Amy Tan was 15 when her world disintegrated.
“My brother was dying and then my father was dying,” she told the Television Critics Association . “My mother became a little unbalanced … . She and I had many arguments.”
In a six-month stretch, she lost two people to brain cancer; she was soon whisked from California to Switzerland by her mother, who had known previous depths of despair.
Tan, 69, has told versions of these stories often – in “The Joy Luck Club,” which became a best-seller when she was 36 (shown here) in other novels and in non-fiction. Now they’re in an intriguing PBS documemtary Monday (May 3). But alongside all the agony, there’s also a surprising layer of fun.
This is the same Tan who joined other authors – including humorists Dave Barry and Matt Groening – for a makeshift rock band. “I discovered … you don’t always have to take yourself seriously,” she said. She dressed wildly, sang loudly and found that “the camaraderie of a lot of people who weren’t necessarily top musicians would enable us to explore a different side of us.”
That fun side was always there, she said, even amid the pain. “My mother was a very funny person. Amidst all that she did that was dramatic and histrionic and sad, she also had a lot of humor.”
Typical, perhaps, was one long car ride. “My mother wanted to keep driving and she said, ‘Let’s get in an argument so I can stay awake.’ We both knew it was funny.”
The documentary was molded by someone who knew that joy and pain can co-exist.
James Redford grew up comfortably, the son of Robert Redford. He made movies – scripted and documentaries – that drew awards and nominations at film festivals. But he’d also had longtime health issues. “There was a a good chance he was going to die … before this was even finished,” Tan said.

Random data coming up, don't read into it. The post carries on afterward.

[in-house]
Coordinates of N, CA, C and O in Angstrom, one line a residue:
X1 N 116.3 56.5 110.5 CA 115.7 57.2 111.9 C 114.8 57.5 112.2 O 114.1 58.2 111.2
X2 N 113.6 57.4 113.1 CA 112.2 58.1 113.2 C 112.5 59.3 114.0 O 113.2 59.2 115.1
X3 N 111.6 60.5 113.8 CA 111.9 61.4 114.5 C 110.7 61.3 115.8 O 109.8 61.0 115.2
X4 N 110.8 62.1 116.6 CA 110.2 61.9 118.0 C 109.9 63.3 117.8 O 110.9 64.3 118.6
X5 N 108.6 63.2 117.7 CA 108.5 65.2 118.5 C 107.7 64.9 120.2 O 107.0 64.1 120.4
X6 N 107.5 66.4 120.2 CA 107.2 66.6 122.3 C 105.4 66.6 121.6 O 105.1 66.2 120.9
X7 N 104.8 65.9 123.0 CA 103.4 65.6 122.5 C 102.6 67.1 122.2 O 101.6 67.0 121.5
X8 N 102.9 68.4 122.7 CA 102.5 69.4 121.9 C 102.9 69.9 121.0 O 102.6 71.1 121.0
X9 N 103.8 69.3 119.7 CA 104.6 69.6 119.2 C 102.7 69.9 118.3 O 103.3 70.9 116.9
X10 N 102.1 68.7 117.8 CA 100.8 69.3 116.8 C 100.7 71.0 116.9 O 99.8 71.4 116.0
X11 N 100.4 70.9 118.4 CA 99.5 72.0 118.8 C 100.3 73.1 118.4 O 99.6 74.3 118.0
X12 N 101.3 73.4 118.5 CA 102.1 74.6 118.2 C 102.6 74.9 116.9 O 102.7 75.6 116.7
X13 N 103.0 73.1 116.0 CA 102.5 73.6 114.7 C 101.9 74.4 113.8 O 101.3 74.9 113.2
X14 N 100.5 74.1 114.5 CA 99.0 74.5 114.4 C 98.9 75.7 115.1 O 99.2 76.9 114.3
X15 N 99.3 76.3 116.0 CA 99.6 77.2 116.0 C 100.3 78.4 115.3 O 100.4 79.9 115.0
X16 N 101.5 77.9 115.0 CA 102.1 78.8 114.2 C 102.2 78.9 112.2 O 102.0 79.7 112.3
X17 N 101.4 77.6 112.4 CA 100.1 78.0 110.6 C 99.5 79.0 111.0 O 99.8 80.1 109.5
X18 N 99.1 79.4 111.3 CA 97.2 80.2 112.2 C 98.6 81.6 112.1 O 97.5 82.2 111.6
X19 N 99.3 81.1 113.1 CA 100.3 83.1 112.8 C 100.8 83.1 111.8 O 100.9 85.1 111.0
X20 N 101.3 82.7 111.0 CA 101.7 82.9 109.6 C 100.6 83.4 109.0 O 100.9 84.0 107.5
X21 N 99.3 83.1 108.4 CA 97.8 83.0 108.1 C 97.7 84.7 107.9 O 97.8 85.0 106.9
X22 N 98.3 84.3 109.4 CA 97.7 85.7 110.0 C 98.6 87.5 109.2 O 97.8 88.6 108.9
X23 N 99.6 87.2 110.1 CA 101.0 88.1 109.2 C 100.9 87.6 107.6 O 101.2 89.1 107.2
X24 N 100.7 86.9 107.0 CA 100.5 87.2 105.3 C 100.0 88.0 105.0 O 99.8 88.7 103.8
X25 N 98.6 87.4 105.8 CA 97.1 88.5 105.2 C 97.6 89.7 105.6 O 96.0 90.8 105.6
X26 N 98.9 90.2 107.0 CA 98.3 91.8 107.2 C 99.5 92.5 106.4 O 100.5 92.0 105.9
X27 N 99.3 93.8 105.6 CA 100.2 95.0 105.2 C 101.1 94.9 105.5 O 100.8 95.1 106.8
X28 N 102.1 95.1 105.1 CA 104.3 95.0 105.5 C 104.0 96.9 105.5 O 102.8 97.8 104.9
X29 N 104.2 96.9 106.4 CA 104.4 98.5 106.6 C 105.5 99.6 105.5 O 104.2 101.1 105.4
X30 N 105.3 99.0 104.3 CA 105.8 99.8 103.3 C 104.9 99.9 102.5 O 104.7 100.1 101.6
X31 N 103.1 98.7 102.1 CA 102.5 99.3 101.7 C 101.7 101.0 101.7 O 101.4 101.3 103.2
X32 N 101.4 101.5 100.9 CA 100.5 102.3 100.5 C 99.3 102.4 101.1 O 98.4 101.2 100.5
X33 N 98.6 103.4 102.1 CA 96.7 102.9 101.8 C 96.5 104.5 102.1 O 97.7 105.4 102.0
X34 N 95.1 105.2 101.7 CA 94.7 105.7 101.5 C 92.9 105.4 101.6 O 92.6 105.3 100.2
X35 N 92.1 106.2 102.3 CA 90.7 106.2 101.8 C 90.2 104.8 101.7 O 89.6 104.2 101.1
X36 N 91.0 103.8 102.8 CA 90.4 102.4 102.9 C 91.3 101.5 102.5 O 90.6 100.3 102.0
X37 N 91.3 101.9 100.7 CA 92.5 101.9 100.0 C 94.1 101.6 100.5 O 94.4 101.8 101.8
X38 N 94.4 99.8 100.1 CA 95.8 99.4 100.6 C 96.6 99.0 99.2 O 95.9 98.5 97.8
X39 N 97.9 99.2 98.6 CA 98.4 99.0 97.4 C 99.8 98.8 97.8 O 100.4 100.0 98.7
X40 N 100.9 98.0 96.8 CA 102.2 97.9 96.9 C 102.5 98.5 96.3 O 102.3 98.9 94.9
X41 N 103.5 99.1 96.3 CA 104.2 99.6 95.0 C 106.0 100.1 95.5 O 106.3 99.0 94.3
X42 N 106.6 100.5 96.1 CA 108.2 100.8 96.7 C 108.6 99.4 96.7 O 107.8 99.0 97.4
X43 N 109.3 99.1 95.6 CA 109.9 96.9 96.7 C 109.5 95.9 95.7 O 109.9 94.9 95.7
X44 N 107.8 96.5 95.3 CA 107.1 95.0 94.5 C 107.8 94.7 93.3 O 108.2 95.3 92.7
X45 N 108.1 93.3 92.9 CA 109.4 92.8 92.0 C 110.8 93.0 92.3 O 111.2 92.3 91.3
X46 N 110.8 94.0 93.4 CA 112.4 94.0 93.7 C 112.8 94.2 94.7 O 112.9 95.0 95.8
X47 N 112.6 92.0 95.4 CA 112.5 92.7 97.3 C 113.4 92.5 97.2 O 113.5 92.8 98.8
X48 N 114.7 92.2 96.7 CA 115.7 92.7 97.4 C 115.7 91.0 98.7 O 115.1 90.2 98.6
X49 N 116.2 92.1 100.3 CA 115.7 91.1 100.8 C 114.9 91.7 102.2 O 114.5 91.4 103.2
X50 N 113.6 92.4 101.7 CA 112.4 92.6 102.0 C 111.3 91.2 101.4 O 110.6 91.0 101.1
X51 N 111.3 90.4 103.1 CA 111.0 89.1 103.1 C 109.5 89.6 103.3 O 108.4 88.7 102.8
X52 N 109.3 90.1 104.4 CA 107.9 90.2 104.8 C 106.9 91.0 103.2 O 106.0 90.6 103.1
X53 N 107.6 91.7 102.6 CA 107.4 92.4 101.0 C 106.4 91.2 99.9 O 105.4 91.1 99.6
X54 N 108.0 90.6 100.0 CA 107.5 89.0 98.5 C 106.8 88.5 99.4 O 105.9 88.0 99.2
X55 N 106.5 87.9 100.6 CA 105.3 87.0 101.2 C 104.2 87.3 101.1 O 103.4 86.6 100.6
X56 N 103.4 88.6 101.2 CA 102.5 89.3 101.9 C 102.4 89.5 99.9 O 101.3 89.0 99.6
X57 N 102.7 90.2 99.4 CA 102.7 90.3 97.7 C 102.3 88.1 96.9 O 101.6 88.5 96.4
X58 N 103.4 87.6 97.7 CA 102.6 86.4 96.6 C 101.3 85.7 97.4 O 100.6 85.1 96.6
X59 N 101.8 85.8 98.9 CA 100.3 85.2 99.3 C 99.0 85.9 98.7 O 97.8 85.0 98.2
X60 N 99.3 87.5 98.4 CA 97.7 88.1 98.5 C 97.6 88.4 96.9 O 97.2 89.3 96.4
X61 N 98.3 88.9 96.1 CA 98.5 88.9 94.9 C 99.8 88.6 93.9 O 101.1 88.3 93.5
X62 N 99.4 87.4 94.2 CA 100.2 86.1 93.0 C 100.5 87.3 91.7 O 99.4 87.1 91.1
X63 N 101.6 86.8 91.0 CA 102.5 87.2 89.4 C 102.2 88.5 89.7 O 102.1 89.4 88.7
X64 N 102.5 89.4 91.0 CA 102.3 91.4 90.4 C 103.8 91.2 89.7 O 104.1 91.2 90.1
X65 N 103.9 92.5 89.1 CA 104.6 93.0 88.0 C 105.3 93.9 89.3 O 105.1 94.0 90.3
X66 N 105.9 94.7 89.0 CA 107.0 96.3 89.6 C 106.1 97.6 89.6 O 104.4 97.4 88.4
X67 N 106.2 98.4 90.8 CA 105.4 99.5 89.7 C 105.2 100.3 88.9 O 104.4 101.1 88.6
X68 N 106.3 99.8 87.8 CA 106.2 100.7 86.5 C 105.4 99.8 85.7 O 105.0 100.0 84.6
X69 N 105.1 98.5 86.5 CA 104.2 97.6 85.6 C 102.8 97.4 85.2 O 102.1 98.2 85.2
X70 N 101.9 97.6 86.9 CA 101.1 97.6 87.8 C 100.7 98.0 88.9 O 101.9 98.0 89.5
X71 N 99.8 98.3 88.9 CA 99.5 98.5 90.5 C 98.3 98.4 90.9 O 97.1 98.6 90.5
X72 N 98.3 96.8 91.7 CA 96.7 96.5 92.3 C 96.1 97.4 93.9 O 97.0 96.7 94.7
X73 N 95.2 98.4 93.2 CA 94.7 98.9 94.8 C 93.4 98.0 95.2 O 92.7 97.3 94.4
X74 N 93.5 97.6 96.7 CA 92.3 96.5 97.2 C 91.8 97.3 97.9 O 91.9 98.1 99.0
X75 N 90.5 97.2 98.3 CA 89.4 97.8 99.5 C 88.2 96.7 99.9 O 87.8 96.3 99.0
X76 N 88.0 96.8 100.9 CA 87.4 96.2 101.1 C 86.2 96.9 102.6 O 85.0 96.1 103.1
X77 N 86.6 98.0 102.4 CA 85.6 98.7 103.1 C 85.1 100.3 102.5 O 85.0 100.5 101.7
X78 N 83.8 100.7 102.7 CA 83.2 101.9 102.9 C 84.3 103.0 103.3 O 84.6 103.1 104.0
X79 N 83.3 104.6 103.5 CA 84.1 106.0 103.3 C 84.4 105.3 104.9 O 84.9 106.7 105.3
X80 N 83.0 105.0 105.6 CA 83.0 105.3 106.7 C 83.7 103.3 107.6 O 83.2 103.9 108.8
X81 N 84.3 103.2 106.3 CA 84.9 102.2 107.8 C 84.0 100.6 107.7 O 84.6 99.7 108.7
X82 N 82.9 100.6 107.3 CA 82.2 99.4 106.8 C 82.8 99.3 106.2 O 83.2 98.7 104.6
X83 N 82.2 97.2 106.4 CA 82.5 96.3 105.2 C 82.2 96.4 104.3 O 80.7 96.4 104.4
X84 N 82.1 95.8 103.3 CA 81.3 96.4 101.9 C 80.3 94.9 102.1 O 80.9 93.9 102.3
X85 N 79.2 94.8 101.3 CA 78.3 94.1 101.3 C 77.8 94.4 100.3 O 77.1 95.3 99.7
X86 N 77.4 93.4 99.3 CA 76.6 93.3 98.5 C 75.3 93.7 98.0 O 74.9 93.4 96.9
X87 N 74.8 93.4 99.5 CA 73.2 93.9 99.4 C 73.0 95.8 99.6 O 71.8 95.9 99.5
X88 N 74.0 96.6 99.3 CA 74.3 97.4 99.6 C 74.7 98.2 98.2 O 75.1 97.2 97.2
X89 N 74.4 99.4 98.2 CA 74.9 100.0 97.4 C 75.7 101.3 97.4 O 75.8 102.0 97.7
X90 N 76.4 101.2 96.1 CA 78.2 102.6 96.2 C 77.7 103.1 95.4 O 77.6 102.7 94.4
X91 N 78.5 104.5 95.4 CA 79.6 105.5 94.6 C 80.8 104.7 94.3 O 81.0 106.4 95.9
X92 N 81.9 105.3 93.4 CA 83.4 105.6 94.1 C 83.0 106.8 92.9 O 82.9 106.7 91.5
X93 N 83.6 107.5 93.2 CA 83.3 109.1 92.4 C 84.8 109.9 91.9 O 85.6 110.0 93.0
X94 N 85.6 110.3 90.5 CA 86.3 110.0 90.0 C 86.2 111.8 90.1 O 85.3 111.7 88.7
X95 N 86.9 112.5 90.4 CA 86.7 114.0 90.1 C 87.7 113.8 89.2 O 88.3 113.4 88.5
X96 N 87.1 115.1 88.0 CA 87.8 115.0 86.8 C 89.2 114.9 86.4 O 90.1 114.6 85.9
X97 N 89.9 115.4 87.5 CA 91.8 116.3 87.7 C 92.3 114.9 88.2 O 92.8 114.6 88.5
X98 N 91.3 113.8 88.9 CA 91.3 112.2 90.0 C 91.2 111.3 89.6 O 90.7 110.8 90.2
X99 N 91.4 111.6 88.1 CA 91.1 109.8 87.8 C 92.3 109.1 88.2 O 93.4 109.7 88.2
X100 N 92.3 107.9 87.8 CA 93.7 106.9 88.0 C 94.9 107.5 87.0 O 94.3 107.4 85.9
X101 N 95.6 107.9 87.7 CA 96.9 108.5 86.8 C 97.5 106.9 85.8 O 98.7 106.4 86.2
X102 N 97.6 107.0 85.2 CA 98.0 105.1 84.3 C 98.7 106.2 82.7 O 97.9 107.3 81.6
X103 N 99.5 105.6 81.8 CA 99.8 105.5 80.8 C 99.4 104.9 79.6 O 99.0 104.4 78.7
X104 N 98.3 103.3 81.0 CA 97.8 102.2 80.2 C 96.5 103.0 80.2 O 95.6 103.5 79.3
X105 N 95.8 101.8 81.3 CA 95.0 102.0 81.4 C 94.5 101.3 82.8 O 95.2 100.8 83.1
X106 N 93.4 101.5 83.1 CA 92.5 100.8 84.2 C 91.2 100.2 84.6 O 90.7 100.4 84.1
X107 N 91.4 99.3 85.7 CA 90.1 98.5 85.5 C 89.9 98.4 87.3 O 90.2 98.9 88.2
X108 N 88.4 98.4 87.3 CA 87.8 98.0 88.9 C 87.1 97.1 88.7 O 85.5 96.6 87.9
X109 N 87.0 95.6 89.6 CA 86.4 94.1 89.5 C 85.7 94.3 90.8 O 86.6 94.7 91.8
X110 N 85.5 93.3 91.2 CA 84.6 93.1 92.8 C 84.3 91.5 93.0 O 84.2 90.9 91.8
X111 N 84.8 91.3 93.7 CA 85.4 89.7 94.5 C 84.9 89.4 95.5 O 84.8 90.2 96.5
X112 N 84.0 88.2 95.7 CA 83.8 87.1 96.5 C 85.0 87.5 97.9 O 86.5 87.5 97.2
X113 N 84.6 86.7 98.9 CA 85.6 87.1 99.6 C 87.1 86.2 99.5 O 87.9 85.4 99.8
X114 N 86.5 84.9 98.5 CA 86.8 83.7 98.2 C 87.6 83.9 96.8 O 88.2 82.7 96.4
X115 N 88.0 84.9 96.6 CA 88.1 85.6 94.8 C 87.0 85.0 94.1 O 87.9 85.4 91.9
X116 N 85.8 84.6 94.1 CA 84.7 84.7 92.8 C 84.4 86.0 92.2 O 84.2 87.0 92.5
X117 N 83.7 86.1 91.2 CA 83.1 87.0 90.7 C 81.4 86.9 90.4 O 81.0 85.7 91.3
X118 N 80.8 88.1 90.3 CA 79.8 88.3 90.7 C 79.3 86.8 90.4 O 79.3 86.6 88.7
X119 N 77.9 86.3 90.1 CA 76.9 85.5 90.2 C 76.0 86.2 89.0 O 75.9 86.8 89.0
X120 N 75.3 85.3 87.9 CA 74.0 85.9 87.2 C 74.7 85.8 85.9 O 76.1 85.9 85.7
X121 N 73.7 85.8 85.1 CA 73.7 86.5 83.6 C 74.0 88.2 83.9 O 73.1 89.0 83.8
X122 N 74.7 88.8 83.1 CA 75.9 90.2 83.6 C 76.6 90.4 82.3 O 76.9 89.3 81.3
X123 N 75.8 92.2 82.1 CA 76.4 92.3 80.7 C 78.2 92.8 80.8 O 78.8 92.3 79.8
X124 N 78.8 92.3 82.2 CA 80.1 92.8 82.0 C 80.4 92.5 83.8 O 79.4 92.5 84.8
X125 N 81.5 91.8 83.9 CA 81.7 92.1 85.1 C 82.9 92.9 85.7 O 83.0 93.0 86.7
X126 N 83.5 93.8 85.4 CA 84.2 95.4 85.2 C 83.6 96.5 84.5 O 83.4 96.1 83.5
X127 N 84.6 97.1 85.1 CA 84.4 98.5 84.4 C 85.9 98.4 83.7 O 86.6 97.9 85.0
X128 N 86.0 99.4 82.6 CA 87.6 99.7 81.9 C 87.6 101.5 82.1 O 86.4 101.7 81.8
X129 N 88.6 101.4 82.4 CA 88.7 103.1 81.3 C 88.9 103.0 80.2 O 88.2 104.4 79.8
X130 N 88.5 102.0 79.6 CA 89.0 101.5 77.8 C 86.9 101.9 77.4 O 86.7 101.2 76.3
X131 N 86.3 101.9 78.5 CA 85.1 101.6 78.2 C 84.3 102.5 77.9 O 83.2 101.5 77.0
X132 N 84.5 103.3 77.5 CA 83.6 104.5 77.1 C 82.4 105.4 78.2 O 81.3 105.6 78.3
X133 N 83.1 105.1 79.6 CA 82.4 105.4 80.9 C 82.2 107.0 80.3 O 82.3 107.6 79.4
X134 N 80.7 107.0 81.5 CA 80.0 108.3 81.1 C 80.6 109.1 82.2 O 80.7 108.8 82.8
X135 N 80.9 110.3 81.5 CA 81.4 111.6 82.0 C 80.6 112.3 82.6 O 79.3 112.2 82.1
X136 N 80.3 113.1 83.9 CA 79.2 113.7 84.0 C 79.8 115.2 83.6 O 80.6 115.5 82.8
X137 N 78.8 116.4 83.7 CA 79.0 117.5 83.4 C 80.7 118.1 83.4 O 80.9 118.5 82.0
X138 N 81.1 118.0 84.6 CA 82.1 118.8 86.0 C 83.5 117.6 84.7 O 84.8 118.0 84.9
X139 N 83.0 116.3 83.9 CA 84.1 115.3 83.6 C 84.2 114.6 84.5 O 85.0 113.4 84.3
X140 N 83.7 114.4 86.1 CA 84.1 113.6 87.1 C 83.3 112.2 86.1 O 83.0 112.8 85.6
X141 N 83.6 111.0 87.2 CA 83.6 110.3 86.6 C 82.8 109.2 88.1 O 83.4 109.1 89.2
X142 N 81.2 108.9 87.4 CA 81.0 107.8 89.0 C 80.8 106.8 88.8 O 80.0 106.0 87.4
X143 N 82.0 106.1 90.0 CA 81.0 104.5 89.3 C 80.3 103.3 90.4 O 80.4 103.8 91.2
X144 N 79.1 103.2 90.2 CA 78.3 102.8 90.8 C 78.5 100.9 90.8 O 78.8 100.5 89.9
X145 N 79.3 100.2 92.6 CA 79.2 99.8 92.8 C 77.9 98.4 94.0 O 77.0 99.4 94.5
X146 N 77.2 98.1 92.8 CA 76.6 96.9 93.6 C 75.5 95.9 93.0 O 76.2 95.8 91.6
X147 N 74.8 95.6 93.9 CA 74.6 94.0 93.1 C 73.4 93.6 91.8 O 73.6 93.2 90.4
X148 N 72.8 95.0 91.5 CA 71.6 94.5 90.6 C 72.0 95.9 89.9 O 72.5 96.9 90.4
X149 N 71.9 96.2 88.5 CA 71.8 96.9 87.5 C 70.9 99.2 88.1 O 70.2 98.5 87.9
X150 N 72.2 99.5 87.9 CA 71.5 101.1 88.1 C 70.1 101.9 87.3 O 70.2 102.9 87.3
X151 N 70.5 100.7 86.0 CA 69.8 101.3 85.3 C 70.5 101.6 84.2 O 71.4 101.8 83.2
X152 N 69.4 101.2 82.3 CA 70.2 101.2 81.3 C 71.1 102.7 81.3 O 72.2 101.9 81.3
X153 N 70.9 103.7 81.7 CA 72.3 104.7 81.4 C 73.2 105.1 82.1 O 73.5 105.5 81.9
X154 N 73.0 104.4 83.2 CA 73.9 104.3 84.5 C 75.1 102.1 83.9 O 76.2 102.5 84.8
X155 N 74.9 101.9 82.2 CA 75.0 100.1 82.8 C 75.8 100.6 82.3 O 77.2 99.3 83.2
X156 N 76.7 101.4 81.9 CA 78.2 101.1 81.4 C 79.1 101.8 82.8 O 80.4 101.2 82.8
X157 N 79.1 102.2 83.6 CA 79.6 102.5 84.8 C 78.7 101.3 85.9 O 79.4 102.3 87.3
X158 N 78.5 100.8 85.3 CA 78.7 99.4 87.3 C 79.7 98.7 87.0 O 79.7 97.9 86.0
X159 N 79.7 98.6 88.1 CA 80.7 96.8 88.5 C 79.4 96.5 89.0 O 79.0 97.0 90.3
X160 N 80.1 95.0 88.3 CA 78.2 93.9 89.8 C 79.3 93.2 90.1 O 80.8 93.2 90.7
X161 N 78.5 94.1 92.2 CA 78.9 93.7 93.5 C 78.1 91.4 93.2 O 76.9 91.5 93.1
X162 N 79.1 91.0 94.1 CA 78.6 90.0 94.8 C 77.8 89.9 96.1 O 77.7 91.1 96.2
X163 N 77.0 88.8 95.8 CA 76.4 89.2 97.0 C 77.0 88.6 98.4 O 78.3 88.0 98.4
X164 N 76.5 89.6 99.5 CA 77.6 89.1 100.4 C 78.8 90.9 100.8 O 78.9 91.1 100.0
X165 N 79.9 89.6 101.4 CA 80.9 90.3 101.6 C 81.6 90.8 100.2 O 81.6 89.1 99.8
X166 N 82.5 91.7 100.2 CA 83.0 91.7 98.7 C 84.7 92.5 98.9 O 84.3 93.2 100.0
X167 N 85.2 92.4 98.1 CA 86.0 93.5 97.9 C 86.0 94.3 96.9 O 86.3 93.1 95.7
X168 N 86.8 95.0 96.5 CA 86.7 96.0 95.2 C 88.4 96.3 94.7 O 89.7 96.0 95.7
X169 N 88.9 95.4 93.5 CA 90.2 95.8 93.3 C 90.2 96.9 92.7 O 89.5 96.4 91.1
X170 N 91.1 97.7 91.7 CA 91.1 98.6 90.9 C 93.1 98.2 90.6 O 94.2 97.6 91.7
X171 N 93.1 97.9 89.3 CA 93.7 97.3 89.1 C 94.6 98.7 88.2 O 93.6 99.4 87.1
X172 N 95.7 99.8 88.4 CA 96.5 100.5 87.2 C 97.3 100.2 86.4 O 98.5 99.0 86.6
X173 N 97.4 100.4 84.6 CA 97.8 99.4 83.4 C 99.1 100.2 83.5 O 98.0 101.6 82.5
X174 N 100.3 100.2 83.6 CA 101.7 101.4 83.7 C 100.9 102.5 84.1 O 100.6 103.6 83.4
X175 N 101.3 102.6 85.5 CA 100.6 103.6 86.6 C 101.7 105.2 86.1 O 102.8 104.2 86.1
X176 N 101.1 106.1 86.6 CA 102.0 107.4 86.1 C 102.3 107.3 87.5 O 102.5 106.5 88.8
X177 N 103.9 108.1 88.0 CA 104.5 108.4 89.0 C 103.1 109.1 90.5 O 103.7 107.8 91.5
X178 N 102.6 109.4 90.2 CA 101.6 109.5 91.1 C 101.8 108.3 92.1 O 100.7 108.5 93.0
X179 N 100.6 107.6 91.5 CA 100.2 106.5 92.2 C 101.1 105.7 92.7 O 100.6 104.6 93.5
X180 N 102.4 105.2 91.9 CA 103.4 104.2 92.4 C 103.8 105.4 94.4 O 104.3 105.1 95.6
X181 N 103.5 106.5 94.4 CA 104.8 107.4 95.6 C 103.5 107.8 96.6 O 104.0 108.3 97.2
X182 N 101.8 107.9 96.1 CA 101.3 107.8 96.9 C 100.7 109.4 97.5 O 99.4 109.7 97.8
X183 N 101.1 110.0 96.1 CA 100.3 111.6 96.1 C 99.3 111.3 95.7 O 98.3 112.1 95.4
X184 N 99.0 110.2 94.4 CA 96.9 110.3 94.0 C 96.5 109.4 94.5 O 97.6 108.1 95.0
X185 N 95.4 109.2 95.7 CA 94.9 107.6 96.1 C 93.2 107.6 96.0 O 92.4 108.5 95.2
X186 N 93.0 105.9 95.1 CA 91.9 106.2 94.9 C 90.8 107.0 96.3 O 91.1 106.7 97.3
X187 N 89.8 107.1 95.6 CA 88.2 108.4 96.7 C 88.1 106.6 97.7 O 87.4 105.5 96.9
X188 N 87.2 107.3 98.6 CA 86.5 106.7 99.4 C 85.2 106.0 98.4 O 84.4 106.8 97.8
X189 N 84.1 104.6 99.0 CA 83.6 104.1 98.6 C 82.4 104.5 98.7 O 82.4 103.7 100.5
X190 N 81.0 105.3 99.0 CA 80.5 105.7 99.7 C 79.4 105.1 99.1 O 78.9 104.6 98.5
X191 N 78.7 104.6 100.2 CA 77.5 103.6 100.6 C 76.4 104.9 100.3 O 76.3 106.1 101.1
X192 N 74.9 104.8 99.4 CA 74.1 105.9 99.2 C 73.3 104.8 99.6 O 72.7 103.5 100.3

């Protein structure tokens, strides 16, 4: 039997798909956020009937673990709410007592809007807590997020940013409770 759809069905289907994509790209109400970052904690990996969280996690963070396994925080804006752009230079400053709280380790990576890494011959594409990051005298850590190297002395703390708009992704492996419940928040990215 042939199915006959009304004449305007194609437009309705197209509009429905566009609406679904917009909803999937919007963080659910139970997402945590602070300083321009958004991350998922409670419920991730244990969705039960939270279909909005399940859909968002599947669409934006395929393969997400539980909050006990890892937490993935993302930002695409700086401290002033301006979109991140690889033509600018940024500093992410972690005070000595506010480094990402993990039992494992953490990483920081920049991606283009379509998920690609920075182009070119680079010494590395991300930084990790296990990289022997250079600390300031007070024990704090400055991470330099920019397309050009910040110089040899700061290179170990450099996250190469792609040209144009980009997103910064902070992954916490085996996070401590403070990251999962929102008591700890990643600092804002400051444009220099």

Still, said Michael Kantor, producer of PBS’ “American Masters” series, he “became obsessed with this story. I heard the other day from his wife that when they got in the car, they would only listen to Amy’s audio books …. He was immersed in it.”
He died of cancer, at 58, in October. Now his film – “Amy Tan: Unintended Memoir” – debuts from 9-11 p.m. Monday, under the “American Masters” banner. “Amidst all the trauma,” Kantor insisted, “this is a feel-good movie.”
That trauma goes back to China, where Tan’s grandmother had been a concubine and killed herself in front of her own daughter. That daughter (Tan’s mother) would later marry a pilot she described as “the bad man”; then she met a good-natured man who would later be both an electrical engineer and a Baptist lay minister. She spent three years in jail for adultery, then fled to America, where he was studying; they stayed without the legal documents.
Their three children had three half-sisters in China they didn’t know about. “I got to experience … the kind of secrets that immigrant families that are illegal will have,” Tan said.
She was groomed to be a doctor and a concert pianist. Eventually, she settled for a master’s degree in English and linguistics; she married and did profitable, if uninvolving, work. “I was a business writer, writing about things that didn’t matter to me – telecommunications, account management.”
A storyteller her entire life, Tan was 33 before she dared to try short stories. Three years later, “Joy Luck Club” became a best-seller. A recent PBS survey had it at No. 42 on the list of Americans’ all-time favorite novels … putting Tan a few notches ahead of Melville, Tolstoy and Hemingway.
“Joy Luck” offered fictionalized versions of two generations of women, including Tan’s mother. Her reaction “was the opposite of what you might imagine,” Tan said. “She wanted more books about her.”
So Tan kept writing – novels, essays, a memoir. She described lives – hers, her mother’s, others’ – that managed to mix some fun in with the deep despair.